Surf Into Summer
The Point Boardriders
It would be a disservice to the timeline of Raglan’s surf history to move on without telling a bit more about Mike Court, also known as “Courty”.
His name has been brought up since the very first conversation I had about this surf column. Crowie Sn. and I had a sit down with him, giving me a chance to finally put a face with the name.
Courty started surfing in 1959, “because it was the new thing back then,” he said, responding to Crowie’s question about why he started surfing and why he came out to Raglan. His first board was actually made by Peter Miller, another one of the Original’s we’ve since highlighted.
Within two minutes I had learned about Courty’s start with surfing, as well as his time before surfing. Mike Court was a swimmer–a National Freestyle Champion swimmer, to be exact. He remembers coming out to Raglan with Don McCloud to check out Ngarunui Beach as a possible spot for a Surf Lifesaving Club before they started surfing out here. As a swimmer, he was already comfortable in the water, so he was automatically drawn to the idea of riding the waves.
Around 1962-1963 Courty started Surfing Gear, a small shop on the corner of Wellington and Grey Street in Hamilton. Selling boards and doing ding repairs. “No one in New Zealand was doing surfboard repairs back then,” so he became the first. Even though he didn’t have a fibreglass background, he learned as he went, which seems to be the trend.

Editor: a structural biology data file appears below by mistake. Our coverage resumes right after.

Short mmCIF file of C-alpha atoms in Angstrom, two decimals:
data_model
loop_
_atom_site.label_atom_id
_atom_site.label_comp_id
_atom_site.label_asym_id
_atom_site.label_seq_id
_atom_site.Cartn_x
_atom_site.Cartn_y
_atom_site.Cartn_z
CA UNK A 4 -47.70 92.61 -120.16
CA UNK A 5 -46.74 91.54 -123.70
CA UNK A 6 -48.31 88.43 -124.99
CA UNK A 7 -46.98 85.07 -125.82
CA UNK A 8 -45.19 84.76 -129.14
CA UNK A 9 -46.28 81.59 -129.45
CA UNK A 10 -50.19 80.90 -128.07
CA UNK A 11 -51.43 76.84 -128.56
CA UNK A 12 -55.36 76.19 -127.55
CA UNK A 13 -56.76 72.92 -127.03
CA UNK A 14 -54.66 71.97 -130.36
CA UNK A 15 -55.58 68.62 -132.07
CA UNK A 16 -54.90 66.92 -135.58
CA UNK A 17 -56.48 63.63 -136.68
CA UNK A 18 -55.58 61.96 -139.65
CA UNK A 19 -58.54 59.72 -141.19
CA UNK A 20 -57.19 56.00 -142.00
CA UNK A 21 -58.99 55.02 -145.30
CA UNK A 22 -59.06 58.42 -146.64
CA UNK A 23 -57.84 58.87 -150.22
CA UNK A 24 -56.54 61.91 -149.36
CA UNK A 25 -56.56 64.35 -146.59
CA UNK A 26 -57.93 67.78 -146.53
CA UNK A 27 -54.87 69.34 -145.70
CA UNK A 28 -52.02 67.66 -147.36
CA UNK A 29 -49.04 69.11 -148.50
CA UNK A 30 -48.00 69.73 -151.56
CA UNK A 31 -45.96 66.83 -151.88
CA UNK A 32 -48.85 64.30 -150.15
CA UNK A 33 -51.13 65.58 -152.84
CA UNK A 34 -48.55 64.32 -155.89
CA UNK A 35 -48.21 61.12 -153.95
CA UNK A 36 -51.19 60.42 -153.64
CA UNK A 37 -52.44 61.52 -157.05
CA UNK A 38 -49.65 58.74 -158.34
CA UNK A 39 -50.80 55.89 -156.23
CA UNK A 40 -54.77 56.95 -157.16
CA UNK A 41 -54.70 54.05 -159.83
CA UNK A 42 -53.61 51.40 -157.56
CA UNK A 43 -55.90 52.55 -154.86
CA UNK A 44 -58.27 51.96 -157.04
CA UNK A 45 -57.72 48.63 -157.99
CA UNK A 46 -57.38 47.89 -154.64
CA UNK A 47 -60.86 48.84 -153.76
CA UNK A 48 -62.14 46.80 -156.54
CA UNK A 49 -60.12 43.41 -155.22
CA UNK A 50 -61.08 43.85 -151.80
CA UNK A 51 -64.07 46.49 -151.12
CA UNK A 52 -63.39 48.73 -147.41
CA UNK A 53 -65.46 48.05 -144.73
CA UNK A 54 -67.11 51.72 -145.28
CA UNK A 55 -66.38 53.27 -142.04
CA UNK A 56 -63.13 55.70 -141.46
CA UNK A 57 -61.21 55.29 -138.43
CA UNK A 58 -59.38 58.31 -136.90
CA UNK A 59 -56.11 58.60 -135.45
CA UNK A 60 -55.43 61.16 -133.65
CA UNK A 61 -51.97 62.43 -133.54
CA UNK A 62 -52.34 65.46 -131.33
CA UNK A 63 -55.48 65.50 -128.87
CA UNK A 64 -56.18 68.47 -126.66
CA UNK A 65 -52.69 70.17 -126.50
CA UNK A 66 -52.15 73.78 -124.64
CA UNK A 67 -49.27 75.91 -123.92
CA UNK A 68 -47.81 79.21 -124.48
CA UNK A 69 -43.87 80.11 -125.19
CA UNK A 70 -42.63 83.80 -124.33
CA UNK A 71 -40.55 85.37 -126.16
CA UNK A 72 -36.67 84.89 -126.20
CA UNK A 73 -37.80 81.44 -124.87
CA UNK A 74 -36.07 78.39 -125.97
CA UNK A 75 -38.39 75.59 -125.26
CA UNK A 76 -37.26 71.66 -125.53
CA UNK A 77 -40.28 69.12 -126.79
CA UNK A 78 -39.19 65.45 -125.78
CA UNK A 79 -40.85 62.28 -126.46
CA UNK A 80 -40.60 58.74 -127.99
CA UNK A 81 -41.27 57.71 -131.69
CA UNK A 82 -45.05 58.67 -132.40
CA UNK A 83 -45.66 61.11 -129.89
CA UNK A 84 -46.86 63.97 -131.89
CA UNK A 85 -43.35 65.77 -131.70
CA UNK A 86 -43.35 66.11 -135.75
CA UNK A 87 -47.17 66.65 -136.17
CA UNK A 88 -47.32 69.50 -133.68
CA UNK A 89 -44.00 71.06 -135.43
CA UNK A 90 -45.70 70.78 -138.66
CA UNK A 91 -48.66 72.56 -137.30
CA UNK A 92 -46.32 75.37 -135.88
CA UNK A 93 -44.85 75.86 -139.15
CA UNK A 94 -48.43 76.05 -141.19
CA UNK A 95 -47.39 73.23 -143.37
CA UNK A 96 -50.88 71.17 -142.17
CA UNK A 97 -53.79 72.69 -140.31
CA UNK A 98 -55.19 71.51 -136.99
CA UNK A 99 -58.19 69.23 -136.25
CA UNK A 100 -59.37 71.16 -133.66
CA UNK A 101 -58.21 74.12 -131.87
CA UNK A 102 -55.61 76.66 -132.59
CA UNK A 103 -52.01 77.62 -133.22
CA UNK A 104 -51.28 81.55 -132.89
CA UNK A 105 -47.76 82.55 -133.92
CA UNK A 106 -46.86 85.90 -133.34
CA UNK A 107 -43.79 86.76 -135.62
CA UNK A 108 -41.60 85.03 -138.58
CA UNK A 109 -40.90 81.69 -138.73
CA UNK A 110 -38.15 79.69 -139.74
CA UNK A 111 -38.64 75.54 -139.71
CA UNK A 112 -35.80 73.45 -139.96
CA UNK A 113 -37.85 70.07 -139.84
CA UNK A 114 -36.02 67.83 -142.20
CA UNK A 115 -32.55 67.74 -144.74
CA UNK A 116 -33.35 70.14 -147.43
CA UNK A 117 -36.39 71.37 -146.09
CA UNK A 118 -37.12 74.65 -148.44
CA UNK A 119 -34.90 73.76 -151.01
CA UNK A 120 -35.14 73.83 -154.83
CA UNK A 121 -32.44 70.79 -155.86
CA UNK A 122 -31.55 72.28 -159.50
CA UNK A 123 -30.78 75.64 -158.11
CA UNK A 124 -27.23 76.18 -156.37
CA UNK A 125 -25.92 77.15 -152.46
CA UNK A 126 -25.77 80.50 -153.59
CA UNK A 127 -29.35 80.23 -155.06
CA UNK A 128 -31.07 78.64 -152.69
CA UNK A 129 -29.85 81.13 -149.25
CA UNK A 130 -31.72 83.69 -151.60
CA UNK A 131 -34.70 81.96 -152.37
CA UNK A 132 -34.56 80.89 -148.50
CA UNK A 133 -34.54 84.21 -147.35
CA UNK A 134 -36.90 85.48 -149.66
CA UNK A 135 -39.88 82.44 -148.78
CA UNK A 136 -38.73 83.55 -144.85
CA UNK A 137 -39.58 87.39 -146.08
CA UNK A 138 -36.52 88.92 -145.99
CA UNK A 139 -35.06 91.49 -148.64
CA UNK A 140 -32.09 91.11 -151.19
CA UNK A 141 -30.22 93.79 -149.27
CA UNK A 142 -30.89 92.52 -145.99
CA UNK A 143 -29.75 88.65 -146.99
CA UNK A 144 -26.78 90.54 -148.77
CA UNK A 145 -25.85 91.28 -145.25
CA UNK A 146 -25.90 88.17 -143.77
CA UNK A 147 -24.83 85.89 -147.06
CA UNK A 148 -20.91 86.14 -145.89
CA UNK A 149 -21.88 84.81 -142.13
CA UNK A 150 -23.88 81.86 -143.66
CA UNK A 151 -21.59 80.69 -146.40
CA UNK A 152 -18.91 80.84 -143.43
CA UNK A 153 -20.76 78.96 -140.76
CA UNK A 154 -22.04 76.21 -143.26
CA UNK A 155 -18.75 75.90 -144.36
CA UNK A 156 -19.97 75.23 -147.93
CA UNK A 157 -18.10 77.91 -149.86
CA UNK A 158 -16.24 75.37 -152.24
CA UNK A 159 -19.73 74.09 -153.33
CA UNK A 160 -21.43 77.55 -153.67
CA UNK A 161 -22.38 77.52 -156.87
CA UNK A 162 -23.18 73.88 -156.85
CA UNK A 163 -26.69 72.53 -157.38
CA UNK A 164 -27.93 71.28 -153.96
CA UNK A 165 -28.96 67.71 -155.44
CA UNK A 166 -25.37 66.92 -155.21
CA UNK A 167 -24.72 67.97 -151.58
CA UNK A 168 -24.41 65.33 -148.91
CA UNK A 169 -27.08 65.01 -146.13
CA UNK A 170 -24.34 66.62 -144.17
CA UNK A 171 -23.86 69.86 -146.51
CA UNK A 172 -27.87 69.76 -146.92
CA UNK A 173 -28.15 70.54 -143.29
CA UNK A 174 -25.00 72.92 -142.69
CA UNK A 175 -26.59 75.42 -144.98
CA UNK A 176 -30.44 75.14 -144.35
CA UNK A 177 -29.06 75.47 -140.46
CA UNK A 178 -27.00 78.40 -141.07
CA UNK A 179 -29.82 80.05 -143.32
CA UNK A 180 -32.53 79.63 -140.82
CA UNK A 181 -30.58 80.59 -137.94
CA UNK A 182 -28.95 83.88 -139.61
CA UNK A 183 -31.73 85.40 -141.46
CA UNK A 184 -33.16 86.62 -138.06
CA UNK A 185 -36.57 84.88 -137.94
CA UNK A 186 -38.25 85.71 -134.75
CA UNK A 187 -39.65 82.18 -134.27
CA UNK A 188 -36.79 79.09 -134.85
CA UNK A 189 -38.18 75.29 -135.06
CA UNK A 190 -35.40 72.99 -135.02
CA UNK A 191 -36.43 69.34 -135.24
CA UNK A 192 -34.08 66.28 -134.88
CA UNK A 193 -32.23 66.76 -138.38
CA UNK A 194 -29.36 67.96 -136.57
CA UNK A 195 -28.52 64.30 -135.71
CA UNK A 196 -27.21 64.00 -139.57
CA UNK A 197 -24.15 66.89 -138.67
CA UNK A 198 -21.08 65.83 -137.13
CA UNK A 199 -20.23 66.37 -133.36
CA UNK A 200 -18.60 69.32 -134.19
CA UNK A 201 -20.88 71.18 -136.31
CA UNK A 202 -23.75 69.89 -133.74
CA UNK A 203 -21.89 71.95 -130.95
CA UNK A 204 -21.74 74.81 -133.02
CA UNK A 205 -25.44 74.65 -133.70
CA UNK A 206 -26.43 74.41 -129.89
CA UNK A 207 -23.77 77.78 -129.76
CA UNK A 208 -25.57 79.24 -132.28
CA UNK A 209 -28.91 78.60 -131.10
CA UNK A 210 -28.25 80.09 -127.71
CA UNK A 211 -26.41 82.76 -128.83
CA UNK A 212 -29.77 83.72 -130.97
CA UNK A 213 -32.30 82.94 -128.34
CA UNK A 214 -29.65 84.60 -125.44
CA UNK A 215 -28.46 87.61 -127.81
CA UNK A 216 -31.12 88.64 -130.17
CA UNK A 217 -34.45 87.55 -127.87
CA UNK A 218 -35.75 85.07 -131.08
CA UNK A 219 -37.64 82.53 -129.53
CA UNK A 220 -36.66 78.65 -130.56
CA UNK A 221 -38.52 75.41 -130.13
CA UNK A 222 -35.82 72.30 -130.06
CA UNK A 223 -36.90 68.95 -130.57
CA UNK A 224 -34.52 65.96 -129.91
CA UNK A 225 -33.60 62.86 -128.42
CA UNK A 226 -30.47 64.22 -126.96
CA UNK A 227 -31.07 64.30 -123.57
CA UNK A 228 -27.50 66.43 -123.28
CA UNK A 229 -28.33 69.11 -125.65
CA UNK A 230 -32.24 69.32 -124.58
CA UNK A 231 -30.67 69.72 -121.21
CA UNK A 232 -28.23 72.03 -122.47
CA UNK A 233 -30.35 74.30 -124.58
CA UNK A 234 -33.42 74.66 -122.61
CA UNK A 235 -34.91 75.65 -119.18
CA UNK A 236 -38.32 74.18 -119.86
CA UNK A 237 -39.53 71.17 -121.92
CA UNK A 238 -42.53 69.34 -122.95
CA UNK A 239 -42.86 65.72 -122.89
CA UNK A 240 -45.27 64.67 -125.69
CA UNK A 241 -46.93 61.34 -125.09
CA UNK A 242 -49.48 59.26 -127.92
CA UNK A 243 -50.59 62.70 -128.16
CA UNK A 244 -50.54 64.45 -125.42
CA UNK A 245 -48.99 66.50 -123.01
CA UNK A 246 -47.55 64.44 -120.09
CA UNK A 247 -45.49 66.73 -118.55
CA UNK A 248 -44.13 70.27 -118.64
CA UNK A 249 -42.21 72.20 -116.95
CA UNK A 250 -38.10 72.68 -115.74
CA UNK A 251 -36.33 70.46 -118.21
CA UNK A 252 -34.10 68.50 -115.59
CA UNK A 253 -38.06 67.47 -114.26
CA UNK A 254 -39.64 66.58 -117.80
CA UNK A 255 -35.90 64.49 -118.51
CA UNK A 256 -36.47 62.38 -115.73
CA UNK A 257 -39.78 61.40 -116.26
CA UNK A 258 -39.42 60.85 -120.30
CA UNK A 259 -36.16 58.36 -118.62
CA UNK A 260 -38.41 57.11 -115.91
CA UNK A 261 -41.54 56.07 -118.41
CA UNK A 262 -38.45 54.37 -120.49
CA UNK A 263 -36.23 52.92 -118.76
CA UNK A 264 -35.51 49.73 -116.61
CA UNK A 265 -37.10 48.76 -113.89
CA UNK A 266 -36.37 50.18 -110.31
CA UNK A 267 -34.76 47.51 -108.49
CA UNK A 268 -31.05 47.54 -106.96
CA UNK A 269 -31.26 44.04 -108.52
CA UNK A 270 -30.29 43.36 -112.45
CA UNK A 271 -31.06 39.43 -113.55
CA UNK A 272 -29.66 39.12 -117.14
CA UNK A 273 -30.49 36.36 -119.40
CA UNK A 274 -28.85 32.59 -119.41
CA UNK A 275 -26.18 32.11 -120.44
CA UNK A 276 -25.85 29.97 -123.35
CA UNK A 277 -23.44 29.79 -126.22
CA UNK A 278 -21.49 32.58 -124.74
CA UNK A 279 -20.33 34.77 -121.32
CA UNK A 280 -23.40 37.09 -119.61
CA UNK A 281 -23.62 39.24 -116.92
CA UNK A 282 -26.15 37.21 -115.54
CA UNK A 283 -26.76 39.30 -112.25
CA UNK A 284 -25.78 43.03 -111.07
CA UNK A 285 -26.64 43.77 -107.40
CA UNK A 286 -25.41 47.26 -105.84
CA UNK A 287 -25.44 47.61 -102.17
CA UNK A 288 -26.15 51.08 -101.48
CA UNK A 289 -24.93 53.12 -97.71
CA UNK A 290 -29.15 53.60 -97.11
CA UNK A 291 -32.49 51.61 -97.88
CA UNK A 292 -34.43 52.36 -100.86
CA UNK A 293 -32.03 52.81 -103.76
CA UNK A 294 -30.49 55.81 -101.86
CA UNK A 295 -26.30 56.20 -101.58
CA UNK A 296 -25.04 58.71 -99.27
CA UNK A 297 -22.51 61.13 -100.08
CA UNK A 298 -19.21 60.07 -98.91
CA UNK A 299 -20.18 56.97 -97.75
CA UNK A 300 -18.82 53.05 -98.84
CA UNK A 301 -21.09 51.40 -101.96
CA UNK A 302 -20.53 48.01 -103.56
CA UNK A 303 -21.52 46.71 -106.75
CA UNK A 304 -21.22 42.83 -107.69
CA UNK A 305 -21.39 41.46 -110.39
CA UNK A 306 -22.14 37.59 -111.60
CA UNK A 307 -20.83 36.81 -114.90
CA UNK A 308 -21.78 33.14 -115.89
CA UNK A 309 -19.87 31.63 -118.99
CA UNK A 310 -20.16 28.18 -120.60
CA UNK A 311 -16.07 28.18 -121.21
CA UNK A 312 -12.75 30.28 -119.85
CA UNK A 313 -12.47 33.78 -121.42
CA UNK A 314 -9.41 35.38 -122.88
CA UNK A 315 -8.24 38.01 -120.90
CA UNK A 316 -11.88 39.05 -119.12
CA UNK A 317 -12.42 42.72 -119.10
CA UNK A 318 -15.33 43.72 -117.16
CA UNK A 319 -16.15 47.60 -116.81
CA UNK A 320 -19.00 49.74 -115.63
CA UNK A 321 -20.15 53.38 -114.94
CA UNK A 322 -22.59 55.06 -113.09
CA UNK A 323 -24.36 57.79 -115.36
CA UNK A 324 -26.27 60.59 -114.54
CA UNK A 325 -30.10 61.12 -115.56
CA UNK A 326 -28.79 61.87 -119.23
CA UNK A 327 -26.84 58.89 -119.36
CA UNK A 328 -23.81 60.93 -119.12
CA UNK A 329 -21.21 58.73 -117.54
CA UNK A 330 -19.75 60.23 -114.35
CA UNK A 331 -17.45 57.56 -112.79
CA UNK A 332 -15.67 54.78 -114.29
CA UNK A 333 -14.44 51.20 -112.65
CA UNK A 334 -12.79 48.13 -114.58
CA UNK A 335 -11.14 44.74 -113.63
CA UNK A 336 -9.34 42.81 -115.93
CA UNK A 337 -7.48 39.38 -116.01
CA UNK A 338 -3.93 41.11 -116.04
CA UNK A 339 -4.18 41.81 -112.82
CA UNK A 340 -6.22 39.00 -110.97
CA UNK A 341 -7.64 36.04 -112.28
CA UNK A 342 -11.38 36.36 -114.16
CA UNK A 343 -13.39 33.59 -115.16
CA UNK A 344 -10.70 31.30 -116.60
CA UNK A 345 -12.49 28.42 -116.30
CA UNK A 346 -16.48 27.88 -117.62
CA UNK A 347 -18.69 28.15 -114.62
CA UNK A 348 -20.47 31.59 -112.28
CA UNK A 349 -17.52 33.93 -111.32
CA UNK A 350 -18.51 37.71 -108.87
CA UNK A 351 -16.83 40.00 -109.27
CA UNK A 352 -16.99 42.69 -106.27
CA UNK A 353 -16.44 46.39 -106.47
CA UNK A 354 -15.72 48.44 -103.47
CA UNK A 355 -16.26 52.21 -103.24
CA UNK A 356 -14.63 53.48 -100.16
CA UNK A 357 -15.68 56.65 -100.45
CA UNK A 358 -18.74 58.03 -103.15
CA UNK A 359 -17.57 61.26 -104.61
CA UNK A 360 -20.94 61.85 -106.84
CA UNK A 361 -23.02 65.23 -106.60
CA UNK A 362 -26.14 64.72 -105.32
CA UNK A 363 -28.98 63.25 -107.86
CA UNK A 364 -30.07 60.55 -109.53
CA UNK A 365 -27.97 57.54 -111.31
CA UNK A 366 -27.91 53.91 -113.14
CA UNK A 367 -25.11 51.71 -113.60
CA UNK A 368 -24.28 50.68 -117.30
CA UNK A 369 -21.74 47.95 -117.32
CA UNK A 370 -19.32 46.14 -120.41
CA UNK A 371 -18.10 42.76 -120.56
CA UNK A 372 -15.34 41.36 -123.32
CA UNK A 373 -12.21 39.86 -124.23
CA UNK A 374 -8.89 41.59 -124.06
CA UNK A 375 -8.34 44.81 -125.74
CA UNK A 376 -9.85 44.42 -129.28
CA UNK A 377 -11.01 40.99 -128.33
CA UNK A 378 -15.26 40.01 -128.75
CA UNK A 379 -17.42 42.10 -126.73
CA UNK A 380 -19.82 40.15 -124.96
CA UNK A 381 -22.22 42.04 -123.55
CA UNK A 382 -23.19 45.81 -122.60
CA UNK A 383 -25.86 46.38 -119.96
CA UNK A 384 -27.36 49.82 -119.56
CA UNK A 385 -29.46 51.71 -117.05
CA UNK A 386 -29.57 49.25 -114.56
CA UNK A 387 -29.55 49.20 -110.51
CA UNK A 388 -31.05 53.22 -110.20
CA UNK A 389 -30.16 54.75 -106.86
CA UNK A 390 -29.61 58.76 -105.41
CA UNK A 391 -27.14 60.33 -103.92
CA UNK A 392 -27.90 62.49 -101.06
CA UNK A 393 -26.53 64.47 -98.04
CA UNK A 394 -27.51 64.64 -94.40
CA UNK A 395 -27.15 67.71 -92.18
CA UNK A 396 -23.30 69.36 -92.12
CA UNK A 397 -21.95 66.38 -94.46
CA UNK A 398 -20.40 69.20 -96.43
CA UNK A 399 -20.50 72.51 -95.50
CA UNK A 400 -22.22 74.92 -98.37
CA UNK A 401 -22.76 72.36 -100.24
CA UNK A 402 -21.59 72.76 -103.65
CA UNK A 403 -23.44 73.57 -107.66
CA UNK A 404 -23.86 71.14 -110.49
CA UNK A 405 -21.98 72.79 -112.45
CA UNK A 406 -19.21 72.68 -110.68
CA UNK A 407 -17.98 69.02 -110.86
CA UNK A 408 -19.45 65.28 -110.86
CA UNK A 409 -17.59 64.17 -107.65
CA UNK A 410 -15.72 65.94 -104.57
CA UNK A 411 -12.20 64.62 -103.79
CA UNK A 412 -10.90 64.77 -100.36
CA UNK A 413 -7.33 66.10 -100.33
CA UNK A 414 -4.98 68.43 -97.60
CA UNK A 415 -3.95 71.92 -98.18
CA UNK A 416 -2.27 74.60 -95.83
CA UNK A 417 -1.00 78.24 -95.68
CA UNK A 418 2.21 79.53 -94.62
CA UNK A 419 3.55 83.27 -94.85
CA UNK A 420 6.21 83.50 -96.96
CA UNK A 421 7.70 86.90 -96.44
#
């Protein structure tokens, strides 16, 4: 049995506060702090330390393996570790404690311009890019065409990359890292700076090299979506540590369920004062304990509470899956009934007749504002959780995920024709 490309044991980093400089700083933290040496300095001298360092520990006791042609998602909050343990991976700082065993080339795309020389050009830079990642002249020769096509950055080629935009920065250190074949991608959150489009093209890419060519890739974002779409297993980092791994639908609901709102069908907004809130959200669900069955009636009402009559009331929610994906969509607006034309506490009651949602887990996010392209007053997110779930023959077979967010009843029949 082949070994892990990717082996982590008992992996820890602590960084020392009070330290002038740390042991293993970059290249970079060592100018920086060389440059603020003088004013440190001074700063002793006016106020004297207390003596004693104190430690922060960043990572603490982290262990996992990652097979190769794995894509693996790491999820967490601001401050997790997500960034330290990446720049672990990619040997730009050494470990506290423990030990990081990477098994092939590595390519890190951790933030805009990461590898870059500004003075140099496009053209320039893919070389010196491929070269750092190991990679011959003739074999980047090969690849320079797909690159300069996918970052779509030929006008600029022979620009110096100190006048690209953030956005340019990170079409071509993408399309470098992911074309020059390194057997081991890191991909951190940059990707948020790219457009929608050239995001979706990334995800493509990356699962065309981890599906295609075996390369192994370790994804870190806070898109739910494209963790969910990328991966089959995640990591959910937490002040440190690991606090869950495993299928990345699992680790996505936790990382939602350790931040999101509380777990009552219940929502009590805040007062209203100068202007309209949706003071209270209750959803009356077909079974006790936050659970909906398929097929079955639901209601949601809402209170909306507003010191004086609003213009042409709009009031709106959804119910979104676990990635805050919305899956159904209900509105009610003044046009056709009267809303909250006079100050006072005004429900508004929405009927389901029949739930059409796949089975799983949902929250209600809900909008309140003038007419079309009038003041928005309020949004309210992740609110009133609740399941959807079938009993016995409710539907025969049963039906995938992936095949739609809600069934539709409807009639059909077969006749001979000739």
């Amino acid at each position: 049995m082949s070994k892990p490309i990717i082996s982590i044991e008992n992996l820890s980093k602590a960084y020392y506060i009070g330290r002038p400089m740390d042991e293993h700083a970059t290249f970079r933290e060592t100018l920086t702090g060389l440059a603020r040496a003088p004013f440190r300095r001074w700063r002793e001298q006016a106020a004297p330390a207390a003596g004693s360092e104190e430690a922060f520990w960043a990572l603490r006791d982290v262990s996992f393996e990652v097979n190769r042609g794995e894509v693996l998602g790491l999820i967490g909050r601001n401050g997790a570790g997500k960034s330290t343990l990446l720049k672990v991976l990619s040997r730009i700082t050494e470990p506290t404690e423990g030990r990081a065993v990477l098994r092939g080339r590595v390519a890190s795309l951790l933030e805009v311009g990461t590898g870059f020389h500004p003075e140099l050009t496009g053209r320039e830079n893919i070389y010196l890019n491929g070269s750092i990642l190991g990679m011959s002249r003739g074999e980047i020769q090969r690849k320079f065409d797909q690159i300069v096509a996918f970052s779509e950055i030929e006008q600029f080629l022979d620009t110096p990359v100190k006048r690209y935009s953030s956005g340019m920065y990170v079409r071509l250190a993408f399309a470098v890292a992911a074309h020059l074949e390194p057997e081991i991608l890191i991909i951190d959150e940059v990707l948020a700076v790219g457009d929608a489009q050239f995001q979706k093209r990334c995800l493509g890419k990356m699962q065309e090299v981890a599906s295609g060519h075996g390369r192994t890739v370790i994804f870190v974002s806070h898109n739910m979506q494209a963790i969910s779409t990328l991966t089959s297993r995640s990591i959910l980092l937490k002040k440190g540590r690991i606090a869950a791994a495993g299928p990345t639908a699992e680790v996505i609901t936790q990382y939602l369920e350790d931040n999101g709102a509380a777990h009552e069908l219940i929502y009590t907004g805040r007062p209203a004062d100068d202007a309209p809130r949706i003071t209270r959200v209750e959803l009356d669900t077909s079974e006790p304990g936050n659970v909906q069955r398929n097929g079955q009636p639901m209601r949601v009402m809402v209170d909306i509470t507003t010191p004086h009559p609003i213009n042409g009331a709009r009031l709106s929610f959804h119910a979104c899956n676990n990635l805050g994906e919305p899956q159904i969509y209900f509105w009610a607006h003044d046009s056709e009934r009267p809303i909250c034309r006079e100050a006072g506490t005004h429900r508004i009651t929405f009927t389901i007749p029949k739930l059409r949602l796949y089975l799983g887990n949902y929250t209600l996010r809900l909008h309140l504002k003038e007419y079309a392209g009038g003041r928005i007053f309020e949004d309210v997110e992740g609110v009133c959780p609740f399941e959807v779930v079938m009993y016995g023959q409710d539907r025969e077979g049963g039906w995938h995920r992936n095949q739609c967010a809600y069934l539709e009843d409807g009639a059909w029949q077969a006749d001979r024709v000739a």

It was around this same time that Mike Court and the other Originals started The [Hamilton] Point Boardrider’s Club, which is still active today as The Raglan Point Boardriders Club. The boys found an old shack in Hamilton and moved it out to Manu Bay, around the same time the boat ramp was put in . It was the official clubhouse of The Point Boardriders Club. They’d lock their boards inside and jump out the window. Sometimes they’d sleep at the top of the Bay to keep an eye on the waves and the clubhouse. After a few years the clubhouse was overrun with rats, so Courty went out and burned it to the ground. And that was that.
Ten-minutes into our conversation, PC wandered by the table and the boys invited him to sit down. PC used to work for Courty back in the day fixing dings. After a few years, he moved on to making boards with Matt Holl in the old dairy factory down by the Wharf, another one of the first factories in Raglan. Courty also worked alongside Rodger Land, who had Land Custom Surfboards in the early 60’s in Hamilton. Eventually, Don Wilson worked under Rodger for a few years, and that’s the chain of events that led to the start of Wilson Surfboards in Raglan.
As things carried on, new names and more stories came pouring out, and I slowly began to gather that Mike Court not only helped to pave the way for surfing in Raglan, but through New Zealand and beyond. He was the first to secure the Billabong Franchise in New Zealand, and spent years taking Billabong around the country and throughout the South Pacific.
The highlight of our conversation was Courty’s old red photo album he pulled out of his car. Cover to cover packed full of images of Manu Bay, surf shops, Point Board Rider events and more. Each one holding its own story, triggering a flood of memories of a time that once was.
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